Asian markets slip as central bank rally fizzlesBy Danny McCord
HONG KONG—Asian markets mostly fell Monday as the recent rally fueled by central banks’ stimulus plans petered out, while there were fears over Greece’s ability to meet requirements to get more bailout cash.
Earlier losses in China and Hong Kong were pared despite a People’s Bank of China adviser warning the mainland economy was still weak.
Tokyo was 0.45 percent down, closing 40.71 points lower at 9,069.29, while Sydney shed 0.52 percent, or 22.8 points, to close at 4,385.5 and Seoul closed flat, edging up 1.07 points to 2,003.44.
Hong Kong ended 0.19 percent lower, giving up 40.24 points to 20,694.70 while Shanghai rose 0.32 percent higher, adding 6.50 points to 2,033.19.
“Uncertainties over the overseas markets during the holiday will keep investors from building positions aggressively this week,” Dongxing Securities investment adviser Hou Yi told Dow Jones Newswires.
Global markets have been boosted in September by central bank announcements in the United States, Europe and Japan that they would buy up huge amounts of government debt to pump liquidity into their respective economies.
However, with little else to drive buying, traders on Monday cashed in the recent gains.
Investors are becoming concerned about progress between Greece and the “troika” – the European Commission, the European Central Bank (ECB) and the International Monetary Fund – over budget cuts that need to be presented by Friday, Mizuho Securities forex strategist Kengo Suzuki said.
“The risk sentiment-driven rally has begun to lose steam as profit-taking kicks in and uncertainty over Greece and Spain come back into the spotlight,” Suzuki told Dow Jones Newswires.
If Greece is unable to satisfy requirements it could be refused the next batch of cash to help it pay its bills, a move that would likely see it default.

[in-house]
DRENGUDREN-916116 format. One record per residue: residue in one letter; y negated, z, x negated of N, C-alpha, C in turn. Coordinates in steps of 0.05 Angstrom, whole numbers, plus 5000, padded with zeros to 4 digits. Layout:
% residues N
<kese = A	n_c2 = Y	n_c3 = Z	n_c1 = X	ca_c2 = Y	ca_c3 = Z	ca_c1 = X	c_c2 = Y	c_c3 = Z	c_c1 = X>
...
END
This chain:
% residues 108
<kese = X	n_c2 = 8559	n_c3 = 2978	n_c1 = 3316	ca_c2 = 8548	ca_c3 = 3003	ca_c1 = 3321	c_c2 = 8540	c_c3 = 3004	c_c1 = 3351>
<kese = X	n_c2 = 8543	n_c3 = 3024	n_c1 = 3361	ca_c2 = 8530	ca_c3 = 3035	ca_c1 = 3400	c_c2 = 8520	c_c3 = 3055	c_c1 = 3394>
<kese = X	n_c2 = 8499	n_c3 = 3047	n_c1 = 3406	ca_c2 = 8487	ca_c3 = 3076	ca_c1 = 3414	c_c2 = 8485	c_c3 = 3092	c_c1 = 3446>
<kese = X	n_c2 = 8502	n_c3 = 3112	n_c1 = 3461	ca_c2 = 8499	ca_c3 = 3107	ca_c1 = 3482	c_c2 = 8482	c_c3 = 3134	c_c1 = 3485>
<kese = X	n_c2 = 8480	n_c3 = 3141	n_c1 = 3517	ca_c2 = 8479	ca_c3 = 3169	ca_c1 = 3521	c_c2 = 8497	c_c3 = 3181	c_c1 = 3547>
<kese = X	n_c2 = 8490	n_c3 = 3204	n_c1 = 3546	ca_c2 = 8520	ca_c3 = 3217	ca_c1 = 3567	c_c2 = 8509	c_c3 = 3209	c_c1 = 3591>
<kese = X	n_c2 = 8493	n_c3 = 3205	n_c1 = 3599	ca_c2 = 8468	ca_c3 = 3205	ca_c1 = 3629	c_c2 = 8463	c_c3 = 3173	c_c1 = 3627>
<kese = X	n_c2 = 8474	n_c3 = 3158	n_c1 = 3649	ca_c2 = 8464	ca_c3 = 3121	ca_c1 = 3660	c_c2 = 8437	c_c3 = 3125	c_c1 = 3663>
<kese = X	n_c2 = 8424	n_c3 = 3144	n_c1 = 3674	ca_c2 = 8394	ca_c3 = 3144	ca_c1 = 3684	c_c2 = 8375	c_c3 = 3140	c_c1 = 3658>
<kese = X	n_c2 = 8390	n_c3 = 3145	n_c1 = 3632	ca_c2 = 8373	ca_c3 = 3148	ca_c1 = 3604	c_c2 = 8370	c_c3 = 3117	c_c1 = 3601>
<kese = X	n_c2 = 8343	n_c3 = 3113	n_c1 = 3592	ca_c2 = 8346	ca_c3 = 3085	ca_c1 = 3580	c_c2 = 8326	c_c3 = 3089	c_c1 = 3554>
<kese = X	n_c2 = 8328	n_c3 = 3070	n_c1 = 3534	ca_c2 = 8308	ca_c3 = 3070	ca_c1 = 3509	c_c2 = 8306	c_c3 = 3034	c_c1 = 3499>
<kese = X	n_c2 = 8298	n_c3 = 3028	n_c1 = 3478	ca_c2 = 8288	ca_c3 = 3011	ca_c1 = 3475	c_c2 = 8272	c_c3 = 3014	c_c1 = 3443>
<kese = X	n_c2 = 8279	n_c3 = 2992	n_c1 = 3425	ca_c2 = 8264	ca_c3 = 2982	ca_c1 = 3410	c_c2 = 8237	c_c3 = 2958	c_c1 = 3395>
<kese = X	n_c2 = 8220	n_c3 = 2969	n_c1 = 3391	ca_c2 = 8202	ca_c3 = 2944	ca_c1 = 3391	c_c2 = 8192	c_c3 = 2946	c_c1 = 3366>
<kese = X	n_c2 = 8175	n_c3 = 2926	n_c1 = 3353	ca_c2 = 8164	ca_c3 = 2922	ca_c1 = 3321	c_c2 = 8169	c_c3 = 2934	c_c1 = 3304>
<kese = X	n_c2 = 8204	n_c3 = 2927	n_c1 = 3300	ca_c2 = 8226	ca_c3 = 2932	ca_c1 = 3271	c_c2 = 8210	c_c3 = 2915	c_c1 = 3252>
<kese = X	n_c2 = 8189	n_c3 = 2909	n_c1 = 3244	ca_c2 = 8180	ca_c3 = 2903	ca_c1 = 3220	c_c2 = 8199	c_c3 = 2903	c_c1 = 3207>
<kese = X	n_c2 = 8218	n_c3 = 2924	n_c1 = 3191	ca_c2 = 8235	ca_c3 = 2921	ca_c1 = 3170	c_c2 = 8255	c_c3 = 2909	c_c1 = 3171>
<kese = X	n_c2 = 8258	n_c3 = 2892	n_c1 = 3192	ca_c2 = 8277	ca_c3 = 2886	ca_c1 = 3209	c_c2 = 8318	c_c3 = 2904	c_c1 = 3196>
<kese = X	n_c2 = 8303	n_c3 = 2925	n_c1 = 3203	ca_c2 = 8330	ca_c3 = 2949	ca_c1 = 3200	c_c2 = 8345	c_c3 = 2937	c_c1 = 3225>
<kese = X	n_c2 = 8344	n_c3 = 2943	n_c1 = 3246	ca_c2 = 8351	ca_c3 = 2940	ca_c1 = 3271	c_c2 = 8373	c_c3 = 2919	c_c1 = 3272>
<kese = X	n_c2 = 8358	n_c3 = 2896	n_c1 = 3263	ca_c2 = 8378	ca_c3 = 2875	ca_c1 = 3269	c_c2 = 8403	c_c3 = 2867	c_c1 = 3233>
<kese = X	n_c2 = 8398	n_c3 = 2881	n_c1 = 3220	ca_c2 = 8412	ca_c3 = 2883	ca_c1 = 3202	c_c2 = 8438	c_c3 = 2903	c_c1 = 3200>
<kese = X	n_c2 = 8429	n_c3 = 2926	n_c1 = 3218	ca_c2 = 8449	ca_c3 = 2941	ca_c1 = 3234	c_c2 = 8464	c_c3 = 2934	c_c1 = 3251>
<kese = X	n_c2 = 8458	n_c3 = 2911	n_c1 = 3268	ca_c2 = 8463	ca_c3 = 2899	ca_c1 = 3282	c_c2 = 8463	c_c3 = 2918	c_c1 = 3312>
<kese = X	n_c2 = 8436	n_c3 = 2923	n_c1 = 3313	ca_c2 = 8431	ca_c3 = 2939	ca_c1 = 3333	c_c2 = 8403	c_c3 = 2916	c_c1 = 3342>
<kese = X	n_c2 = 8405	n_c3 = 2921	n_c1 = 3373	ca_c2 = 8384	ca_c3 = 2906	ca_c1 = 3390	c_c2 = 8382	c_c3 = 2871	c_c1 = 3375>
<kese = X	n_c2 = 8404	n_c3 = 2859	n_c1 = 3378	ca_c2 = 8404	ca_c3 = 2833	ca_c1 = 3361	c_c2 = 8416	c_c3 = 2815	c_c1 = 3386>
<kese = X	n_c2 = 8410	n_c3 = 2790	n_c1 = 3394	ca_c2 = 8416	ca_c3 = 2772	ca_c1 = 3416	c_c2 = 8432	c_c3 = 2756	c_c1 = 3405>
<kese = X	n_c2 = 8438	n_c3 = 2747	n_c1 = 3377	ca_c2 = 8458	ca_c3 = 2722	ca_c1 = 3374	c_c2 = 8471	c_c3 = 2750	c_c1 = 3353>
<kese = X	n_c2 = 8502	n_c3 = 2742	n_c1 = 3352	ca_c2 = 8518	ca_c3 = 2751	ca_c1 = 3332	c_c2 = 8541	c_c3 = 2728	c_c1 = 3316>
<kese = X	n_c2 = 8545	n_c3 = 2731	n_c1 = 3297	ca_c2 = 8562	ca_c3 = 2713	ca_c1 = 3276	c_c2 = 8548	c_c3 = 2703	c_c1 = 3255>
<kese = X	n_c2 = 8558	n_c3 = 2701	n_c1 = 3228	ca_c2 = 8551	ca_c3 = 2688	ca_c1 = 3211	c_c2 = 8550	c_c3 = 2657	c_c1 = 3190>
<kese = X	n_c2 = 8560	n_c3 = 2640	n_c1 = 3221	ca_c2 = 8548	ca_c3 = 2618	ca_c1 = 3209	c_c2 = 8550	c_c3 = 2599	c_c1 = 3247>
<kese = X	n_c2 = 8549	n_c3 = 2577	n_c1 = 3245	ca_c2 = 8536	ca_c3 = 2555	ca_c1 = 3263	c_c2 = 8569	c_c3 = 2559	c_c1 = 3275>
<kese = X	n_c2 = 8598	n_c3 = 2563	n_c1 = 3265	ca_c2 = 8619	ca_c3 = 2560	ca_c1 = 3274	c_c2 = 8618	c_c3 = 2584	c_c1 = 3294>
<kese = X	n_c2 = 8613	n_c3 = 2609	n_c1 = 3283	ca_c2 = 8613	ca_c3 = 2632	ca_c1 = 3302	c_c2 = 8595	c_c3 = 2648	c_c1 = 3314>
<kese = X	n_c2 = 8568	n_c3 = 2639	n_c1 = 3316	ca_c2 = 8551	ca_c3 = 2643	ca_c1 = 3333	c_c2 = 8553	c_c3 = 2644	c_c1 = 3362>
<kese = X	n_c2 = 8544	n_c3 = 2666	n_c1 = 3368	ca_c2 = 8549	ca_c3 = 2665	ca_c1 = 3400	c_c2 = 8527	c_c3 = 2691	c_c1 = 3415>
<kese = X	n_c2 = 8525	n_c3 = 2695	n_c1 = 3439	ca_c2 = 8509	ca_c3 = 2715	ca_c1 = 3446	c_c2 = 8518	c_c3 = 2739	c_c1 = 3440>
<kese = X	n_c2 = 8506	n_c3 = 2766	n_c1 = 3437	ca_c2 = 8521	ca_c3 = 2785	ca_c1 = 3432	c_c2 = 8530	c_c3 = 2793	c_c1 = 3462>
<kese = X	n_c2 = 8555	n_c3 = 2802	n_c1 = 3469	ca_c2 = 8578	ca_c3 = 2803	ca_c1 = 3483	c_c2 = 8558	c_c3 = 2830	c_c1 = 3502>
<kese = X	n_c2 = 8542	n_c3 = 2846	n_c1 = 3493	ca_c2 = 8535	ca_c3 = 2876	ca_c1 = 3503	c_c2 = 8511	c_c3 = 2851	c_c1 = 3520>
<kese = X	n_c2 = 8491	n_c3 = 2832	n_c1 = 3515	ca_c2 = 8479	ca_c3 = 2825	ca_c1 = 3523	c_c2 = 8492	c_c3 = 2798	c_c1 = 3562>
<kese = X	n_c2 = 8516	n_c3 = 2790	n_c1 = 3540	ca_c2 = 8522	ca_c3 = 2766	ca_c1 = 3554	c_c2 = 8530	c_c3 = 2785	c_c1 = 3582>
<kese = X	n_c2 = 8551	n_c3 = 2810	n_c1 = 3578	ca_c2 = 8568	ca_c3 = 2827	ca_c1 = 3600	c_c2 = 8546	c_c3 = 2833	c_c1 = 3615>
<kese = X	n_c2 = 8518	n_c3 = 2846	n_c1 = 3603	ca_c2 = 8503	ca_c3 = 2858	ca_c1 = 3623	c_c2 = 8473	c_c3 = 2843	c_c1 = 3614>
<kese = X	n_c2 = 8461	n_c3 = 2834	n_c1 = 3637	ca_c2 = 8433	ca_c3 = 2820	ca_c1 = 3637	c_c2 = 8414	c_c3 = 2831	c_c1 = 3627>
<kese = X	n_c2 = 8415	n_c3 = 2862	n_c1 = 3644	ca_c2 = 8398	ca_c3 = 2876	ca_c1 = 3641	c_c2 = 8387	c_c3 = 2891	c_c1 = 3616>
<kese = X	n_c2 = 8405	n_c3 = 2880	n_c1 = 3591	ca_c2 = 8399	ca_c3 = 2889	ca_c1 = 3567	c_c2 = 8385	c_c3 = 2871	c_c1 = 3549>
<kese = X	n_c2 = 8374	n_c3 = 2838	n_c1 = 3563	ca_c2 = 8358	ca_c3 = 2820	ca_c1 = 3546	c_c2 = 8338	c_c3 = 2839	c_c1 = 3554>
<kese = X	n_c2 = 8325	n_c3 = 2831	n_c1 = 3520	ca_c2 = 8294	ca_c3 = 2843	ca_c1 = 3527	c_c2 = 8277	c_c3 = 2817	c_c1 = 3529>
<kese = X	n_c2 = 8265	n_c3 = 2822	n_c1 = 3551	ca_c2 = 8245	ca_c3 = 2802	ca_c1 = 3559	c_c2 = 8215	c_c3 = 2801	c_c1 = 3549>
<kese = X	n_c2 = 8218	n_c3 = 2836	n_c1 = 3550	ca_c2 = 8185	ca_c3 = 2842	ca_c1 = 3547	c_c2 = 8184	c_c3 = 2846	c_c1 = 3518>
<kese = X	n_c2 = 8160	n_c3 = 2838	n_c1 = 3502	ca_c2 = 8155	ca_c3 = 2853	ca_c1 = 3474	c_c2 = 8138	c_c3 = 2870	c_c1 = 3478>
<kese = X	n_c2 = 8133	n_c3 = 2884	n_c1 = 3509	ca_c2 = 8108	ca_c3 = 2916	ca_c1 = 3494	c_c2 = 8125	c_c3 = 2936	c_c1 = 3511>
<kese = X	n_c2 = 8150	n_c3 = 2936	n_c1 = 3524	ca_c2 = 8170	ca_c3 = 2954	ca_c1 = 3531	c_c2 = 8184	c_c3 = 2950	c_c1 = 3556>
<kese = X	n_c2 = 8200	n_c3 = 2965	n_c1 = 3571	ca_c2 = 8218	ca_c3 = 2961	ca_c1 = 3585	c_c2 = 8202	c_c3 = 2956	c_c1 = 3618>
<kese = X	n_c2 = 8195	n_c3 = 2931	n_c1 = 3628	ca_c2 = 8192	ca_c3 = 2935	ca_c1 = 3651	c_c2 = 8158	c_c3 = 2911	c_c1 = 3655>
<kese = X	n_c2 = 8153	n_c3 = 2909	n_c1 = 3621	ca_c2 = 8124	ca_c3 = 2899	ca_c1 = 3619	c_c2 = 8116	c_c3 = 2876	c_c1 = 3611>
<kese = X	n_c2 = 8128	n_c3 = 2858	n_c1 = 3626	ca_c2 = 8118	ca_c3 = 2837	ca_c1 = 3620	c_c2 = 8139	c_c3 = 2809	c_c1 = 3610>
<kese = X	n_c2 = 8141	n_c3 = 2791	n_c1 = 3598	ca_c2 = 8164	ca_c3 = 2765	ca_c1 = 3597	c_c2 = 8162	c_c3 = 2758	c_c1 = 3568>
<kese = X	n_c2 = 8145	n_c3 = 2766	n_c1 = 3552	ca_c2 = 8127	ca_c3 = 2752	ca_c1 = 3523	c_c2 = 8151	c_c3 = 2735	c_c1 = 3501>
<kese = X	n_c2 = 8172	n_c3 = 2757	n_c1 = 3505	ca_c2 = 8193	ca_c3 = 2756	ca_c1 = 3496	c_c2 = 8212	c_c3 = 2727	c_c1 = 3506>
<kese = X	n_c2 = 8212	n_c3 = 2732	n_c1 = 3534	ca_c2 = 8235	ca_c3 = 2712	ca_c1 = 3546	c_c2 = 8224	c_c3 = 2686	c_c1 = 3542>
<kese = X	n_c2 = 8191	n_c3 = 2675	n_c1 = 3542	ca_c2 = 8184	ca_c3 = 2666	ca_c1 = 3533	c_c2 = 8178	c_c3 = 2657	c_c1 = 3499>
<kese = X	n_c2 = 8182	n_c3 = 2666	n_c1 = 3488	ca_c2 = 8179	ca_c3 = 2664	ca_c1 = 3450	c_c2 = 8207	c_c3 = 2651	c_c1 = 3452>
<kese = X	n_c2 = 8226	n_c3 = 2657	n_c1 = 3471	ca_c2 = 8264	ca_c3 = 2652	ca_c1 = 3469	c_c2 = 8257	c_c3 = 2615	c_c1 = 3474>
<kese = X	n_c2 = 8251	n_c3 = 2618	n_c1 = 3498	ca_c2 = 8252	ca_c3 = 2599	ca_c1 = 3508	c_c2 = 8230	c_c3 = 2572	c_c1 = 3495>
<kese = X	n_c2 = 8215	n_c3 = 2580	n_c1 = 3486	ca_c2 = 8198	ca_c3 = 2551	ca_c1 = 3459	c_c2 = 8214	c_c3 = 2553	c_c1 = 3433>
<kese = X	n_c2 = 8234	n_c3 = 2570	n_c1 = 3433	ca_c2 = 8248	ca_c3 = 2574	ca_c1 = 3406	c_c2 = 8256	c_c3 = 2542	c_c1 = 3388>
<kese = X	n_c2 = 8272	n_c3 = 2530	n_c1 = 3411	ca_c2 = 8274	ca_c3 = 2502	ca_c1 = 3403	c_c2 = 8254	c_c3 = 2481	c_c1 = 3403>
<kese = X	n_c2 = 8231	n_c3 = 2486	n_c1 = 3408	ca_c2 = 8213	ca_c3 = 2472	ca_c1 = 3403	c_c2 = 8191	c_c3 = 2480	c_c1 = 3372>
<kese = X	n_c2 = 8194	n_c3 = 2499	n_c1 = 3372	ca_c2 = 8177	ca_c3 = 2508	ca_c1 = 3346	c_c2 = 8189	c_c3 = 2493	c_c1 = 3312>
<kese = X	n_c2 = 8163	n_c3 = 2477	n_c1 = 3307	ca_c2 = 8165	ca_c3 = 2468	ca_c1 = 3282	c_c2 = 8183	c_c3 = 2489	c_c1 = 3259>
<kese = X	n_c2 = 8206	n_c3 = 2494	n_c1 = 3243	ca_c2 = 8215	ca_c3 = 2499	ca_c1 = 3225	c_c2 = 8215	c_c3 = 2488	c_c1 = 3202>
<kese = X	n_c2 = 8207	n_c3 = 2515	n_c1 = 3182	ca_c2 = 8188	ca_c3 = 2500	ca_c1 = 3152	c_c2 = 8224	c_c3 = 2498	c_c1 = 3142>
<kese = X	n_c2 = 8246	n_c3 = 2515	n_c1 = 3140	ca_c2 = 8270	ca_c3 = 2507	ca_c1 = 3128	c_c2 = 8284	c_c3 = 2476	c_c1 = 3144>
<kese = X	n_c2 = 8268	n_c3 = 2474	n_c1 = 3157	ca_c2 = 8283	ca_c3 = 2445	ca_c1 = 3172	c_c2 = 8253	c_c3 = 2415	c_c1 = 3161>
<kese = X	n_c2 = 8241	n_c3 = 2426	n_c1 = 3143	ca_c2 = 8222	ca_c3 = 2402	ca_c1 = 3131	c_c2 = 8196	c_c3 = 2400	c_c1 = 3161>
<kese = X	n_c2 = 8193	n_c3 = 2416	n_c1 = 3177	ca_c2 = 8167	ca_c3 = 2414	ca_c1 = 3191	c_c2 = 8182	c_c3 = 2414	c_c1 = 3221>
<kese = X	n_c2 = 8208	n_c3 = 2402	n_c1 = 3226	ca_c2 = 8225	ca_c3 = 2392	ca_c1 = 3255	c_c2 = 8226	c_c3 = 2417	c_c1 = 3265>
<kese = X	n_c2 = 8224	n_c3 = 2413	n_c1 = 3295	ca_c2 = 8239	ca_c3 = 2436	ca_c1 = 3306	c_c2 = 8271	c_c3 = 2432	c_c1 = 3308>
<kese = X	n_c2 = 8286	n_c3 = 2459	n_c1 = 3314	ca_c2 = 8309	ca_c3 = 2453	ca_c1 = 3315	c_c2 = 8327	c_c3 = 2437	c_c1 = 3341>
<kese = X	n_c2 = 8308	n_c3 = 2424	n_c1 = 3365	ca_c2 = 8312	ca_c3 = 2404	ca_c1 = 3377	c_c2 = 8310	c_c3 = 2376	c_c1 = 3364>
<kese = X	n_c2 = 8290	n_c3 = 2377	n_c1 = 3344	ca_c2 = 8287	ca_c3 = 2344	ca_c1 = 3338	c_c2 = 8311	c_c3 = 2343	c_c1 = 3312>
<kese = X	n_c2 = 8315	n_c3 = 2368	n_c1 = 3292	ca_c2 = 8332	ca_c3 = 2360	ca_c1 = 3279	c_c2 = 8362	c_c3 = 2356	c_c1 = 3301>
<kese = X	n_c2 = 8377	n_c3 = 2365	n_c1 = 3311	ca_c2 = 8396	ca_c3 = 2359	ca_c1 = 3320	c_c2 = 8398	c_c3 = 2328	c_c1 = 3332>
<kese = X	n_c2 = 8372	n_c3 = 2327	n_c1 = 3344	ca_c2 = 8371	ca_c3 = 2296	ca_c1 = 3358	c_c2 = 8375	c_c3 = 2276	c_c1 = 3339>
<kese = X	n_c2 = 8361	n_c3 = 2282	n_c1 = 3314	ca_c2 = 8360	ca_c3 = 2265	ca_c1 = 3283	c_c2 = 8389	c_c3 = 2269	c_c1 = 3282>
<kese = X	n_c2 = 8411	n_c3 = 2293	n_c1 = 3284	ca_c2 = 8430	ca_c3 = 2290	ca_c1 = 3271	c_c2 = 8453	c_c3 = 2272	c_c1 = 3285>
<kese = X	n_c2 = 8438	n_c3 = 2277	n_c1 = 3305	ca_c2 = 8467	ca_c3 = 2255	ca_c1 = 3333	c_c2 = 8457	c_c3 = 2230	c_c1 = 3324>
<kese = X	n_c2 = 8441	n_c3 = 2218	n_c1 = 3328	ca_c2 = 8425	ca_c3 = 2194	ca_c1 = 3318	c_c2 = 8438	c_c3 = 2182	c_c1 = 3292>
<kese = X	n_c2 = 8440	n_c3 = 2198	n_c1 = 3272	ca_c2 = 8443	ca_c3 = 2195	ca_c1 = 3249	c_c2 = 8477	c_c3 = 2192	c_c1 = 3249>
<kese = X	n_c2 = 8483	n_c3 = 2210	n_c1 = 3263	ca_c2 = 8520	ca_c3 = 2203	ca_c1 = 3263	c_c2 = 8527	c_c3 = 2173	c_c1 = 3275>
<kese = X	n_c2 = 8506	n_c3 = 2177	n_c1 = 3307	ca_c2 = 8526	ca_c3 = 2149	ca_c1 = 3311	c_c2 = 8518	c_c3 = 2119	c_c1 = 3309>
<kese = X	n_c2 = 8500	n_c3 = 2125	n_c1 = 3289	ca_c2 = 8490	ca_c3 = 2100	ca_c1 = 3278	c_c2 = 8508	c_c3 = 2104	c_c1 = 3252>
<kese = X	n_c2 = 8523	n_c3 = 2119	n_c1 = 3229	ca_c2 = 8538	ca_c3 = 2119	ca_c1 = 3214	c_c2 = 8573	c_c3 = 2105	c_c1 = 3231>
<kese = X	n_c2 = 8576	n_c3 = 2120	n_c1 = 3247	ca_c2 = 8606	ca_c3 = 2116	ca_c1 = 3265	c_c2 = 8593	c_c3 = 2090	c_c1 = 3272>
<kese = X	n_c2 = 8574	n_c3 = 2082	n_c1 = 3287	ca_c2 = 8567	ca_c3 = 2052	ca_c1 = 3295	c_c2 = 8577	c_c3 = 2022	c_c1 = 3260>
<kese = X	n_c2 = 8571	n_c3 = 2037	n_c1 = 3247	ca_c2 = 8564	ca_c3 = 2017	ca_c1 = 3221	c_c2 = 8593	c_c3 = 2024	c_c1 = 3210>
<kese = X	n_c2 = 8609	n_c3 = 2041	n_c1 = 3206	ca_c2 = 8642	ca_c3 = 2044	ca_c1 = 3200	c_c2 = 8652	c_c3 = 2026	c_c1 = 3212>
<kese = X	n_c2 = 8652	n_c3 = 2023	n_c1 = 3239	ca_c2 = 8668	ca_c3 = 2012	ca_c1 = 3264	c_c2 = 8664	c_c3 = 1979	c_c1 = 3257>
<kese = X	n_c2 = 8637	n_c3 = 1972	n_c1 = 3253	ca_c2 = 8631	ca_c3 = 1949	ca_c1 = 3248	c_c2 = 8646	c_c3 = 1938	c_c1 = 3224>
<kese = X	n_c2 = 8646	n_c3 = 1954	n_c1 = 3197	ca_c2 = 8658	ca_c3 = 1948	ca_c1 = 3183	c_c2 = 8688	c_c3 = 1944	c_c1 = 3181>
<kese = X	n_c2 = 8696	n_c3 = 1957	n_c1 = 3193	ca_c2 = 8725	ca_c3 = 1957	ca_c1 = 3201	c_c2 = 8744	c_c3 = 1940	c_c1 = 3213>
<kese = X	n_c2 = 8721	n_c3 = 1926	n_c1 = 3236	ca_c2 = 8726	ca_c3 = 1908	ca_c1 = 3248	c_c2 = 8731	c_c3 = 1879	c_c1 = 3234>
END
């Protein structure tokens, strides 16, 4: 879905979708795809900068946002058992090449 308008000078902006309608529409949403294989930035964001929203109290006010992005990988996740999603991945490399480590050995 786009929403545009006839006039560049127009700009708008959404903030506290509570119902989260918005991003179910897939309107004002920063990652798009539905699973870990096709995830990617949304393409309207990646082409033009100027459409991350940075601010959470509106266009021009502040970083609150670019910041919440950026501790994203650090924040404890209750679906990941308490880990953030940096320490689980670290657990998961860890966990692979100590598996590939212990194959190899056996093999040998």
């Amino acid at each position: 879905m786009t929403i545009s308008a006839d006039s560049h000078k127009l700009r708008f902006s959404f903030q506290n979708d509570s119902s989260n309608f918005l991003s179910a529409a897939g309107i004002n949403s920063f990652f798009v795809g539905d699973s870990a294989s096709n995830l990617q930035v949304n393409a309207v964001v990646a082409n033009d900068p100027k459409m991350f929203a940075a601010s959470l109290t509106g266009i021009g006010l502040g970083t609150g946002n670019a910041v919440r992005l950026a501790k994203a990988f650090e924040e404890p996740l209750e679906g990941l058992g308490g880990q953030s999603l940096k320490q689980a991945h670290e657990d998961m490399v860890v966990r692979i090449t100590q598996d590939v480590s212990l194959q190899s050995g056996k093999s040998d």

Masafumi Yamamoto, chief currency strategist at Barclays Capital, said in a note to clients: “The prospect of the eurozone’s economic recovery is still uncertain given the global economic slowdown.”
Wall Street was unable to provide any inspiration. The Dow closed down 0.13 percent, the Nasdaq added 0.13 percent and the S&P 500 was flat.
Hong Kong and Shanghai recovered from earlier deep losses caused by a central bank adviser saying at the weekend that he saw no signs of a rebound in China, following a string of soft data on trade, investment and growth.
But the ongoing diplomatic dispute between Beijing and Tokyo over a group of islands in the East China Sea was still capping gains.
“There are still more hurdles that need to be crossed before we can say that we are out of the woods,” said Medha Samant, investment director at Fidelity in Hong Kong, adding that the market is looking to the next set of Chinese data due at the weekend.
On currency markets the euro, which had strengthened in recent weeks after the banks’ monetary easing, bought $1.2900 and 101.62 yen in early European trade, from $1.2985 and 101.42 yen in New York late Friday.
The dollar was at 78.00 yen against 78.12 yen.
Oil prices eased. New York’s benchmark contract, West Texas Intermediate crude for November delivery, was down 81 cents to $92.08 in the afternoon, while Brent North Sea crude for November dipped $1 to $110.42.
Gold was at $1,757 at 1100 GMT compared with $1,774.34 on Friday.
In other markets:
– Taipei rose 0.18 percent, or 13.71 points, to 7,768.3.
Hon Hai Precision lost 1.03 percent to Tw$95.8 while Taiwan Semiconductor Manufacturing Co. was 0.47 percent higher at Tw$86.1.
– Manila rose 0.63 percent, or 33.54 points, to 5,325.60.
Ayala Land added 2.08 percent to 24.50 pesos and Petron Corp. gained 0.38 percent at 10.30 pesos.
– Wellington was flat, nudging down 0.42 points to 3,809.15.
– Singapore closed down 0.33 percent, or 10.30 points, to 3,067.93.
Singapore Airlines fell 1.93 percent to Sg$10.66 and DBS Group shed 1.03 percent to Sg$14.35.
– Jakarta ended 1.03 percent, or 43.71 points, lower at 4,200.91.
Bumi Resources fell 19 percent to 680 rupiah, Timah dipped 3.1 percent to 1,540 rupiah and Vale Indonesia slid 6.6 percent to 2,850 rupiah.
– Kuala Lumpur dipped 0.70 percent, or 11.32 points, to end at 1,612.38.
Malayan Banking fell 1.53 percent to 9.01 ringgit, while Sime Darby lost 0.41 percent to 9.75. Scomi Group gained 4.48 percent to 0.35 ringgit.
– Bangkok fell 0.15 percent, or 1.96 points, to 1,284.30.
Oil company PTT lost 0.89 percent to 334 baht, while Banpu dropped 2.97 percent to 392 baht.
– Mumbai slid 0.42 percent, or 79.49 points, to 18,673.34.
HDFC fell 2.52 percent to 759.5 rupees, while Hindustan Unilever slid 2.16 percent to 518.10 rupees.
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